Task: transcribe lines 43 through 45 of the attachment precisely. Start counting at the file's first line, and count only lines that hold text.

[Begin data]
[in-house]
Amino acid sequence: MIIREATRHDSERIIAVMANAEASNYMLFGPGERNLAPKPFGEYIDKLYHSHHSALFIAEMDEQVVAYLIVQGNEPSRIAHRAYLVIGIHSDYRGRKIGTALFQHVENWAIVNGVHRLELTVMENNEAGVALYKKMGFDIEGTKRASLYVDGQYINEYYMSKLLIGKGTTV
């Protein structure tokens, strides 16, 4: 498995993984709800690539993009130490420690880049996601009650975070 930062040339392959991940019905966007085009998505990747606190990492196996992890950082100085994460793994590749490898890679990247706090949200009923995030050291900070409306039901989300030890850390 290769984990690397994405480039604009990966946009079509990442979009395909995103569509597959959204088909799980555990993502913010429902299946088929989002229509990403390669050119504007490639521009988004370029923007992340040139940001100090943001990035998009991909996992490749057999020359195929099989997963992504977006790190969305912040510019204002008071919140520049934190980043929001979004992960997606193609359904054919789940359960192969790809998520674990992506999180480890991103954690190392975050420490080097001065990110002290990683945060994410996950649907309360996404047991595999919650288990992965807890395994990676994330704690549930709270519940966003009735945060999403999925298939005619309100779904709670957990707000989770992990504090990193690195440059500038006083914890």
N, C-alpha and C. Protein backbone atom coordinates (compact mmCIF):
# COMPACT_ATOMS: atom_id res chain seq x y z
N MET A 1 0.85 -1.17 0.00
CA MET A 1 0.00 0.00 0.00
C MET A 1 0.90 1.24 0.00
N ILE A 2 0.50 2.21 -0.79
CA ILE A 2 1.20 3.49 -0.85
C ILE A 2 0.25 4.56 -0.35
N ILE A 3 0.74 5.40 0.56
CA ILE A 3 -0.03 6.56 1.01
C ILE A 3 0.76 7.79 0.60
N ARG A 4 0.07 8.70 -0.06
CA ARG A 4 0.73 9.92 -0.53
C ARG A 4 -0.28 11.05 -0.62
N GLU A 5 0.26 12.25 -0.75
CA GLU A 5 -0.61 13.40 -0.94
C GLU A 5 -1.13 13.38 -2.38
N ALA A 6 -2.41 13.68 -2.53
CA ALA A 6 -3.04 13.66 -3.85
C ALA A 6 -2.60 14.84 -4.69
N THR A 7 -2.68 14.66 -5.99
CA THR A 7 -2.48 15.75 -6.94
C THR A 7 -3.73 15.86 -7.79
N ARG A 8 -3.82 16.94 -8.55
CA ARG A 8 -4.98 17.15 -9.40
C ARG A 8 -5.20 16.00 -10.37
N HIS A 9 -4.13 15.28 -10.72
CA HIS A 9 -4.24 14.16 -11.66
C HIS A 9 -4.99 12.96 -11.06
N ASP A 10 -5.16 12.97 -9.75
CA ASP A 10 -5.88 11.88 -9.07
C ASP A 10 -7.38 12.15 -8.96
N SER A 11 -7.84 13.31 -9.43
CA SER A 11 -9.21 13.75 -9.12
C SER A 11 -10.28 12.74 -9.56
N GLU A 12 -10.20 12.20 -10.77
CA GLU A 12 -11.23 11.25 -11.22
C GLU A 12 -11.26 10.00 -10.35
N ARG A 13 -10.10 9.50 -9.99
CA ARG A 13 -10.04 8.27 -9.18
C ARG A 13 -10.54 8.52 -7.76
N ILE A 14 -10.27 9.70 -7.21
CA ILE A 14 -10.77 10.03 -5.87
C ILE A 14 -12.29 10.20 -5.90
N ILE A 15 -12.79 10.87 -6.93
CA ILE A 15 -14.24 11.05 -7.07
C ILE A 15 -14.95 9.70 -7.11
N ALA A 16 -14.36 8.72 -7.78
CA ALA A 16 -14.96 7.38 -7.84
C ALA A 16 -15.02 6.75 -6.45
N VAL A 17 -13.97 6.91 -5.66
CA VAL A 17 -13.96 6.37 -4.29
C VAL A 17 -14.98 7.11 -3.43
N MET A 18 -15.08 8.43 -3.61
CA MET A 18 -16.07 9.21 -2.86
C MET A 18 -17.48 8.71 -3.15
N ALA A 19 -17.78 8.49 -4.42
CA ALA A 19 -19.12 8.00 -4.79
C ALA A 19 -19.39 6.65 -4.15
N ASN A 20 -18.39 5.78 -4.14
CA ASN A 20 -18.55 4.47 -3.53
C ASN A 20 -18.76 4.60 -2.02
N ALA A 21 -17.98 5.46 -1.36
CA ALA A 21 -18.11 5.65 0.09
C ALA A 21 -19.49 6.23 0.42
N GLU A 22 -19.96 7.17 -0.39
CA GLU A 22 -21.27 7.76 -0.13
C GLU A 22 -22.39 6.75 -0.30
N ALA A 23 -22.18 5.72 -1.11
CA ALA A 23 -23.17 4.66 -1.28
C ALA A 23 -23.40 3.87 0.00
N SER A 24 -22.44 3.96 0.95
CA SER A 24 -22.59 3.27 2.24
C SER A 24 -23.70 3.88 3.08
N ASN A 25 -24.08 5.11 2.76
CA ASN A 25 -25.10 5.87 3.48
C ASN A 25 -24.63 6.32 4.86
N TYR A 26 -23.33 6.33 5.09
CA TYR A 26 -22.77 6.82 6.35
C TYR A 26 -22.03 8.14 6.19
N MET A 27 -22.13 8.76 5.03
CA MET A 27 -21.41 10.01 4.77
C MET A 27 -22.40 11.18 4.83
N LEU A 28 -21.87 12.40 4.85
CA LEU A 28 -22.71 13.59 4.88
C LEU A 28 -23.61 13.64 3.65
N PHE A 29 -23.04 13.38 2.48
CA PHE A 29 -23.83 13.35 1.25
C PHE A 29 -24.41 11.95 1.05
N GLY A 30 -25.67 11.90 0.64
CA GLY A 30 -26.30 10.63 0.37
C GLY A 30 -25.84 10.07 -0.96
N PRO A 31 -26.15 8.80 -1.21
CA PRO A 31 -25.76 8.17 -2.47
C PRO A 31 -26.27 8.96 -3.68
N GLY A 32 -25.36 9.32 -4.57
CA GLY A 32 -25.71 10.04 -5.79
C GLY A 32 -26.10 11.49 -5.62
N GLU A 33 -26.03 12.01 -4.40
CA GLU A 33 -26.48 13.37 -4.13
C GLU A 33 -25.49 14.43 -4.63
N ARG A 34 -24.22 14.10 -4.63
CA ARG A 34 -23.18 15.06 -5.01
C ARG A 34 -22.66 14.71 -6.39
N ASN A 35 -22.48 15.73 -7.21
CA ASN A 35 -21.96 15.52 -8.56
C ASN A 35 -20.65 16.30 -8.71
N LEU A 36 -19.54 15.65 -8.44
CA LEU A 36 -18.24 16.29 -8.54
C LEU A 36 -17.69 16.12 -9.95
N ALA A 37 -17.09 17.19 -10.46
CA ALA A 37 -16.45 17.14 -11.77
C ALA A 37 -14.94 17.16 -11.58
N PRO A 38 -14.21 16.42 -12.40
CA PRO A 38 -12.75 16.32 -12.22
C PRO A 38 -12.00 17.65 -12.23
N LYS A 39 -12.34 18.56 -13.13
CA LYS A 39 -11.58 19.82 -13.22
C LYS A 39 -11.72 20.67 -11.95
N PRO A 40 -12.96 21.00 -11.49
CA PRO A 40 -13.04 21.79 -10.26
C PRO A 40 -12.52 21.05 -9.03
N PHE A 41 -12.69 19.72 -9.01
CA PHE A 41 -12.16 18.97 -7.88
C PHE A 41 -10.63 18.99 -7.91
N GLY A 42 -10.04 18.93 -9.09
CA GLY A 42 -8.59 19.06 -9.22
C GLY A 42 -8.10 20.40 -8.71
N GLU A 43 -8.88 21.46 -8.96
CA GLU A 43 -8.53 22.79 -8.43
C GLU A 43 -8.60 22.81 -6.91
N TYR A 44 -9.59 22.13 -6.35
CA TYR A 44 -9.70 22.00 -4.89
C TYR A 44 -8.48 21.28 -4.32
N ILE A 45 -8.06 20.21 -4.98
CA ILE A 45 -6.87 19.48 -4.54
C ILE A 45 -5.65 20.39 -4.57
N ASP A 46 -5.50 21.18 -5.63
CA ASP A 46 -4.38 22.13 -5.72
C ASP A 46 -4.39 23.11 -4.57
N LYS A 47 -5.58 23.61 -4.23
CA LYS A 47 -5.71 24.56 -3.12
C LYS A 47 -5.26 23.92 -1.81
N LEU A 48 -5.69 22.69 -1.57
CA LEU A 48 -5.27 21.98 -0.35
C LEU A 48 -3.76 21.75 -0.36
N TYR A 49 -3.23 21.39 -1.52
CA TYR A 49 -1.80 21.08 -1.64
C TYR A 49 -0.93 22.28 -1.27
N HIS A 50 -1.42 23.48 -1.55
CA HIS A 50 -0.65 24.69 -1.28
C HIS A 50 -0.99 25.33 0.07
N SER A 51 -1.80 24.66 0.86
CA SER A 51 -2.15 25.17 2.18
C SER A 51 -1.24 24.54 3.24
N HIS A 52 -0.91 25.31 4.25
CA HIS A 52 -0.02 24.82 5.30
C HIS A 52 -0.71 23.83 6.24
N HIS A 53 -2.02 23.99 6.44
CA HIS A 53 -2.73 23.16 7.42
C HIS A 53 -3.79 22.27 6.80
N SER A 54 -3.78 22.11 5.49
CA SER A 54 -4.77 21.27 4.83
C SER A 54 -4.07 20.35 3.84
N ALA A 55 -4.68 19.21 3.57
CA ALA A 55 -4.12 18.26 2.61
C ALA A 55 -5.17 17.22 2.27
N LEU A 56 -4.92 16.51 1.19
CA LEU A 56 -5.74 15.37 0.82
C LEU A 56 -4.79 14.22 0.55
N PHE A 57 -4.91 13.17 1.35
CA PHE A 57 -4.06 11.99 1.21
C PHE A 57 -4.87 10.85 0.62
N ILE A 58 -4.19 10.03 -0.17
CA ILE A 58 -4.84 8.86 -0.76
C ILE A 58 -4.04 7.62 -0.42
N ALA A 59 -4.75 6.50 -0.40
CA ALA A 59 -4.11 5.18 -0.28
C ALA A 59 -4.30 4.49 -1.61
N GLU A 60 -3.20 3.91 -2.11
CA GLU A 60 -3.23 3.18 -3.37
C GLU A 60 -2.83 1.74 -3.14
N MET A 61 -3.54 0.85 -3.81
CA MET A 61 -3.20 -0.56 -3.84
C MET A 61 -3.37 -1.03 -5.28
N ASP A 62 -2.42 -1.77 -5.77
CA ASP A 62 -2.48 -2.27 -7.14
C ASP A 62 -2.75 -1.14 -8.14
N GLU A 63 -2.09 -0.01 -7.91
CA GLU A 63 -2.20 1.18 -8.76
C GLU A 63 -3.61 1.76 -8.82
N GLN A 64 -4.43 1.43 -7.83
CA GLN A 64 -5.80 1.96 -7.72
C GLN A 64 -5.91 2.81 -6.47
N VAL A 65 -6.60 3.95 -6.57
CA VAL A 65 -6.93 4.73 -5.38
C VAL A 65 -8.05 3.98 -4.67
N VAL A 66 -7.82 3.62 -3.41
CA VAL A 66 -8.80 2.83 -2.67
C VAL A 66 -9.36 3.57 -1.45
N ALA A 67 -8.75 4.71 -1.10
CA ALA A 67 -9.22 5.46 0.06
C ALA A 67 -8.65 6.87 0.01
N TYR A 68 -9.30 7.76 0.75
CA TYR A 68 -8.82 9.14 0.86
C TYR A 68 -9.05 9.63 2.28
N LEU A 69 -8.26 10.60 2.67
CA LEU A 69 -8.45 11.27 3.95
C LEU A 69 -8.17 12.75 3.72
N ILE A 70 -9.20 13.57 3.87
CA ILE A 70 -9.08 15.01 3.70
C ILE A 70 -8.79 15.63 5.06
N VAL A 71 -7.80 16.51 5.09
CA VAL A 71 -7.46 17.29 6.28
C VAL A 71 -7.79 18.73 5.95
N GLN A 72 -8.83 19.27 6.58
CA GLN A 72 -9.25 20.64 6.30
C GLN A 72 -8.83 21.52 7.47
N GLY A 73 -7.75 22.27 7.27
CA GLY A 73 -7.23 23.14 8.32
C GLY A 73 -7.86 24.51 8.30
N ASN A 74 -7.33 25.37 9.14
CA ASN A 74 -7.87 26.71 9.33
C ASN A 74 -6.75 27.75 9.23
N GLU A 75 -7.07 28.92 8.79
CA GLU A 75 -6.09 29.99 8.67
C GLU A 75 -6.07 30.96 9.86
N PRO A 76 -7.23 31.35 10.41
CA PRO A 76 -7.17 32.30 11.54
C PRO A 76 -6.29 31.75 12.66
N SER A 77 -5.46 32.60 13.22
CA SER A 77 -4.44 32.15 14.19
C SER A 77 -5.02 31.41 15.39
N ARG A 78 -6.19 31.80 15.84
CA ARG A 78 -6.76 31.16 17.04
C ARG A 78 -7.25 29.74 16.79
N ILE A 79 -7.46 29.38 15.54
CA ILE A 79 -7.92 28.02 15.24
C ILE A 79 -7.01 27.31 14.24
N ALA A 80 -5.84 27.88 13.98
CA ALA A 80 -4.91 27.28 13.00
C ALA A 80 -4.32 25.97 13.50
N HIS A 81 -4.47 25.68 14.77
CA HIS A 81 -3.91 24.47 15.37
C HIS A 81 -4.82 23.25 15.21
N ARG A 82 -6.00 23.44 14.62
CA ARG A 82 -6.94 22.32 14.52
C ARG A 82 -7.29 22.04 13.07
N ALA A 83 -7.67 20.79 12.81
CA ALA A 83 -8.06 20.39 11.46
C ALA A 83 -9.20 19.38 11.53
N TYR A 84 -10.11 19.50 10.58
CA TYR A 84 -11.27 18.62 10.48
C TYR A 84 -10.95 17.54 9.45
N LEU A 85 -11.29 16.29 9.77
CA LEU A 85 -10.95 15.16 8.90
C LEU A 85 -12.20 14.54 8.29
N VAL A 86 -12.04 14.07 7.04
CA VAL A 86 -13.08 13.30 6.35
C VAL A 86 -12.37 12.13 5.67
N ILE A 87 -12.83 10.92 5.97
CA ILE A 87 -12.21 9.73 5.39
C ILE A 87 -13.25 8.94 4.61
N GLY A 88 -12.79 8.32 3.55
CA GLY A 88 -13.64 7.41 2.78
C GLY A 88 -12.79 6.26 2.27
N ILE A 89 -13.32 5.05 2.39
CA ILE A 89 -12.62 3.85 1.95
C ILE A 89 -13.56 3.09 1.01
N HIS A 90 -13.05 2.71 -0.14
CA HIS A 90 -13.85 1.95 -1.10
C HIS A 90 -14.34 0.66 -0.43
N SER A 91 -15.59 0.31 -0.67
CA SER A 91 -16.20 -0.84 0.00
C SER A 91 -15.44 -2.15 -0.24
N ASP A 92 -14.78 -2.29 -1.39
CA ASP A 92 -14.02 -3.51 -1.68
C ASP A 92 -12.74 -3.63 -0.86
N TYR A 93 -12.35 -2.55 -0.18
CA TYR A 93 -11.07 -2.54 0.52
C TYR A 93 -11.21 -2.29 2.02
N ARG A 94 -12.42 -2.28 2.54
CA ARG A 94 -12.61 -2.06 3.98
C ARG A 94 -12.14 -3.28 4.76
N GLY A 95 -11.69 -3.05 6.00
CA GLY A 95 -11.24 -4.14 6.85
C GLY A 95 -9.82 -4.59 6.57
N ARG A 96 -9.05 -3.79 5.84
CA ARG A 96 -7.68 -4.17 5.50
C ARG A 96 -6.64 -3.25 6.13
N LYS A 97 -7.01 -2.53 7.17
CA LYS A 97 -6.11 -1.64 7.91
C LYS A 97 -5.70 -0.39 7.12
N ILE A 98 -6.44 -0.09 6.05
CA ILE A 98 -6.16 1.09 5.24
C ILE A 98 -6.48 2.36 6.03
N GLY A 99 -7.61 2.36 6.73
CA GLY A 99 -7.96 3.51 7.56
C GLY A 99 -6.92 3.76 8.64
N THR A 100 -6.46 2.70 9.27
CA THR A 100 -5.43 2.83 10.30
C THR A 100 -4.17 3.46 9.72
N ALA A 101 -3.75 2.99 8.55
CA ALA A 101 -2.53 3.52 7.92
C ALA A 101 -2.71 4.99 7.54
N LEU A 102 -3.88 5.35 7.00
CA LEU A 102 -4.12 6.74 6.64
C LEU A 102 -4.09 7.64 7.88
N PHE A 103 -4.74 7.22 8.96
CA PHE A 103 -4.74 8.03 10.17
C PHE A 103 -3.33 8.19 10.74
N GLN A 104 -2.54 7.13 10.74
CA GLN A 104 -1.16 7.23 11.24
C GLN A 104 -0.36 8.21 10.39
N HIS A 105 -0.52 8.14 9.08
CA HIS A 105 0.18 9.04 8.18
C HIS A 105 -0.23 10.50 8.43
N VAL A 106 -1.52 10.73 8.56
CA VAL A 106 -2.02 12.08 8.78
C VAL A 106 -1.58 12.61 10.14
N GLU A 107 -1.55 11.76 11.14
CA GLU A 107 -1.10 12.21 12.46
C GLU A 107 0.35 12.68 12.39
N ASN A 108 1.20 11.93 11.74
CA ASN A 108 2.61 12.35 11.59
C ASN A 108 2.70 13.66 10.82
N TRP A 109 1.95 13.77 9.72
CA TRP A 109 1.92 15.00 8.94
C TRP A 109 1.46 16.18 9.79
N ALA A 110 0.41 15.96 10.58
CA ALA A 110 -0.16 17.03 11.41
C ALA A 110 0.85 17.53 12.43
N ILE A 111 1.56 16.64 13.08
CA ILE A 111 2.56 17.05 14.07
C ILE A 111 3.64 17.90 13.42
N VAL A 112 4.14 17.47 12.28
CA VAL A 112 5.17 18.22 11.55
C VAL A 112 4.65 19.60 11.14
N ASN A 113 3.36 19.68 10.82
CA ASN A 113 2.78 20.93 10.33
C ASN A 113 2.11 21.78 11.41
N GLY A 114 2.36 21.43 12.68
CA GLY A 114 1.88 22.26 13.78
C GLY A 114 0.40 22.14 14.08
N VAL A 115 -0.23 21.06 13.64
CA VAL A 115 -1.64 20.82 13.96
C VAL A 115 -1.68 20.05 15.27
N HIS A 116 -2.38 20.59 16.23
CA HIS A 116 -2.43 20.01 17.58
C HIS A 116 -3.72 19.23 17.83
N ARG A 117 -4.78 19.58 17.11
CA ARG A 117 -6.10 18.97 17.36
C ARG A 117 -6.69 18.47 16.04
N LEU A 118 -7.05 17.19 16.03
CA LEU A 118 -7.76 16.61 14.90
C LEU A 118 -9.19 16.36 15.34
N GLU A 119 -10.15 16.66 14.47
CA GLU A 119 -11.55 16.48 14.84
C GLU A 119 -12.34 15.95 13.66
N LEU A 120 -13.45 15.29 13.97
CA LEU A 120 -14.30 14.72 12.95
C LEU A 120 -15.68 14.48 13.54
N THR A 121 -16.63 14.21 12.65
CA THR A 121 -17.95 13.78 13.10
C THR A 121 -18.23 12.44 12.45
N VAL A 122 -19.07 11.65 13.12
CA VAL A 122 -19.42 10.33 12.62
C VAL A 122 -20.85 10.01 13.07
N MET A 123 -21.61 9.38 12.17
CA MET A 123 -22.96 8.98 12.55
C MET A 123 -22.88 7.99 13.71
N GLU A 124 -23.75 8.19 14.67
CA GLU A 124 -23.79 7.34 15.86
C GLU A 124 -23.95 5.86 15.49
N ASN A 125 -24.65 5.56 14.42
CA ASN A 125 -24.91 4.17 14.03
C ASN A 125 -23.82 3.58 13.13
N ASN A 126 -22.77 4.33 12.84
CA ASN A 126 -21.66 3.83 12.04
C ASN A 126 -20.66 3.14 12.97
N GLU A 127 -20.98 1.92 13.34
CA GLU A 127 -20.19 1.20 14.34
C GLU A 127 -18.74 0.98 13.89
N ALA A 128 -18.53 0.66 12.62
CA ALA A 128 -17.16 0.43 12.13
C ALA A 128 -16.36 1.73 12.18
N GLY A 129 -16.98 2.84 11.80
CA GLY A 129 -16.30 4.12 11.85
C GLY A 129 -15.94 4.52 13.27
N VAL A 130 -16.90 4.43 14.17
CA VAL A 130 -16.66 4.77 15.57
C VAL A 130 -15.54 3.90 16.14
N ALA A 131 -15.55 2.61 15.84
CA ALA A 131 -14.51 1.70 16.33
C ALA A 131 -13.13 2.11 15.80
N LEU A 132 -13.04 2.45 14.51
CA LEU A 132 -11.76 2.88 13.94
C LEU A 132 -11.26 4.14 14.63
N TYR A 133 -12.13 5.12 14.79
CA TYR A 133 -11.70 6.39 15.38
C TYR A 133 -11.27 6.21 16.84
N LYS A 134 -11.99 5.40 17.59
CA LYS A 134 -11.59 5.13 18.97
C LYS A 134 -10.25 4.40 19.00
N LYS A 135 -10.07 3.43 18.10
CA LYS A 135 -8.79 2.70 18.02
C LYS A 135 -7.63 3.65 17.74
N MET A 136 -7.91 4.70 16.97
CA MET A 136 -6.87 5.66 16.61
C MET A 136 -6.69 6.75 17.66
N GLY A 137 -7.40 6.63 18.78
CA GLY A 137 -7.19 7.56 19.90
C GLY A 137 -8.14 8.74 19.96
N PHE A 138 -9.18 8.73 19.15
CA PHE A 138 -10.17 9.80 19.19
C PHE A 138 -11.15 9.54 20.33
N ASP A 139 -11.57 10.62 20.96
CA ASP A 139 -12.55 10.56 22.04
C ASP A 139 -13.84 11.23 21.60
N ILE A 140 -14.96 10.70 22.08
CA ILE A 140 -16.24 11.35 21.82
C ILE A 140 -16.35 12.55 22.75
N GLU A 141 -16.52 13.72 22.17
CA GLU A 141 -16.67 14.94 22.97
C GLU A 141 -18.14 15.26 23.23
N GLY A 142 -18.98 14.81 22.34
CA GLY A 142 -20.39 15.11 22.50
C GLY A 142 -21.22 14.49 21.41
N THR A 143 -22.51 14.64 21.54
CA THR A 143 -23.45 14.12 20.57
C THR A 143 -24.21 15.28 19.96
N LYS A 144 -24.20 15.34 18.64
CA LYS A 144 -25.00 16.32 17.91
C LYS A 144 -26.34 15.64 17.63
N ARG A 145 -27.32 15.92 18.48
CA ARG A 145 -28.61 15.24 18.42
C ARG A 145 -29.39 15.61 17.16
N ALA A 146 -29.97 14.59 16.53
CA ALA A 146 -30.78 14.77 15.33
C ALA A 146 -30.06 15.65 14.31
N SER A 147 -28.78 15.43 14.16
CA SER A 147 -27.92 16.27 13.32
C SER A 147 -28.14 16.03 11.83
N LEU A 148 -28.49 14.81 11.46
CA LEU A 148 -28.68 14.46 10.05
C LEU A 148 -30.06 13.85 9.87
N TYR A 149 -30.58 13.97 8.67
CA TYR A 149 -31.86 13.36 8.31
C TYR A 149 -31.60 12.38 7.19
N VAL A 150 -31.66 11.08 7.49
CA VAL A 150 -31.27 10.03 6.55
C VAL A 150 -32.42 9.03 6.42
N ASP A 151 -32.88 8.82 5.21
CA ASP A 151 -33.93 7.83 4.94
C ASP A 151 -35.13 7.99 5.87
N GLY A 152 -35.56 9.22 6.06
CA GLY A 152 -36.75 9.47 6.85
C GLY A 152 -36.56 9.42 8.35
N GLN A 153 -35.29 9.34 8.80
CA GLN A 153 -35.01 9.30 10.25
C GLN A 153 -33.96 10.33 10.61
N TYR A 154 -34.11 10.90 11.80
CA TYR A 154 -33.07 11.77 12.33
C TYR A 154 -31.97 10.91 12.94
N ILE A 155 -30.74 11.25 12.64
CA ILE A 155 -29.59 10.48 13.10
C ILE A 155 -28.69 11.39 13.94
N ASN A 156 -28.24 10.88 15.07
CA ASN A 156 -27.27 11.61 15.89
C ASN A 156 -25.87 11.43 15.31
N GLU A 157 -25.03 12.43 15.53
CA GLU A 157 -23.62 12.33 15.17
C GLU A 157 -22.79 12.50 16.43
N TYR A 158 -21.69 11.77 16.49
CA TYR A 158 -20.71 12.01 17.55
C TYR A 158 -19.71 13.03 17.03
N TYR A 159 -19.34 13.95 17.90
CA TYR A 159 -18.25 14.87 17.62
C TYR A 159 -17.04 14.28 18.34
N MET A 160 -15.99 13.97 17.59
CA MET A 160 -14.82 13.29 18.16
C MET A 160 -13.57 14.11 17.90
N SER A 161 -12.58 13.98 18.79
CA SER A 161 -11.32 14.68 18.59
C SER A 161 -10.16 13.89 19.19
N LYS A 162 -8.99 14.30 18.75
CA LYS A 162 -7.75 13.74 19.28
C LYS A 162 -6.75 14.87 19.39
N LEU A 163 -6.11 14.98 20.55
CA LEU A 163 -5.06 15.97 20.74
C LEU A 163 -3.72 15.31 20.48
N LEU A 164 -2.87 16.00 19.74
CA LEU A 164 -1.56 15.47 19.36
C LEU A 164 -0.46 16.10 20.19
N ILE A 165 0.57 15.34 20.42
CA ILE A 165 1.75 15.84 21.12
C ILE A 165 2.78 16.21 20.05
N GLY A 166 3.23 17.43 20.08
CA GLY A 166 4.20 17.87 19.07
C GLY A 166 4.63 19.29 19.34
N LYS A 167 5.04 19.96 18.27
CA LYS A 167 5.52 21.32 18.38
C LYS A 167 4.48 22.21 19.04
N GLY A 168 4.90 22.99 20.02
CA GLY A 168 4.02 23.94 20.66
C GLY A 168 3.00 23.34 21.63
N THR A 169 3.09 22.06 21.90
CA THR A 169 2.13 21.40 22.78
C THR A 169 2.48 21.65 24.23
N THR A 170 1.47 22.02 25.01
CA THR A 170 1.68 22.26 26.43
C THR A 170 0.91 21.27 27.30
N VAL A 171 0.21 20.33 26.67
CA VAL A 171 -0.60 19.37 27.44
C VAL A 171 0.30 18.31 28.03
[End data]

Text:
CA ARG A 13 -10.04 8.27 -9.18
C ARG A 13 -10.54 8.52 -7.76
N ILE A 14 -10.27 9.70 -7.21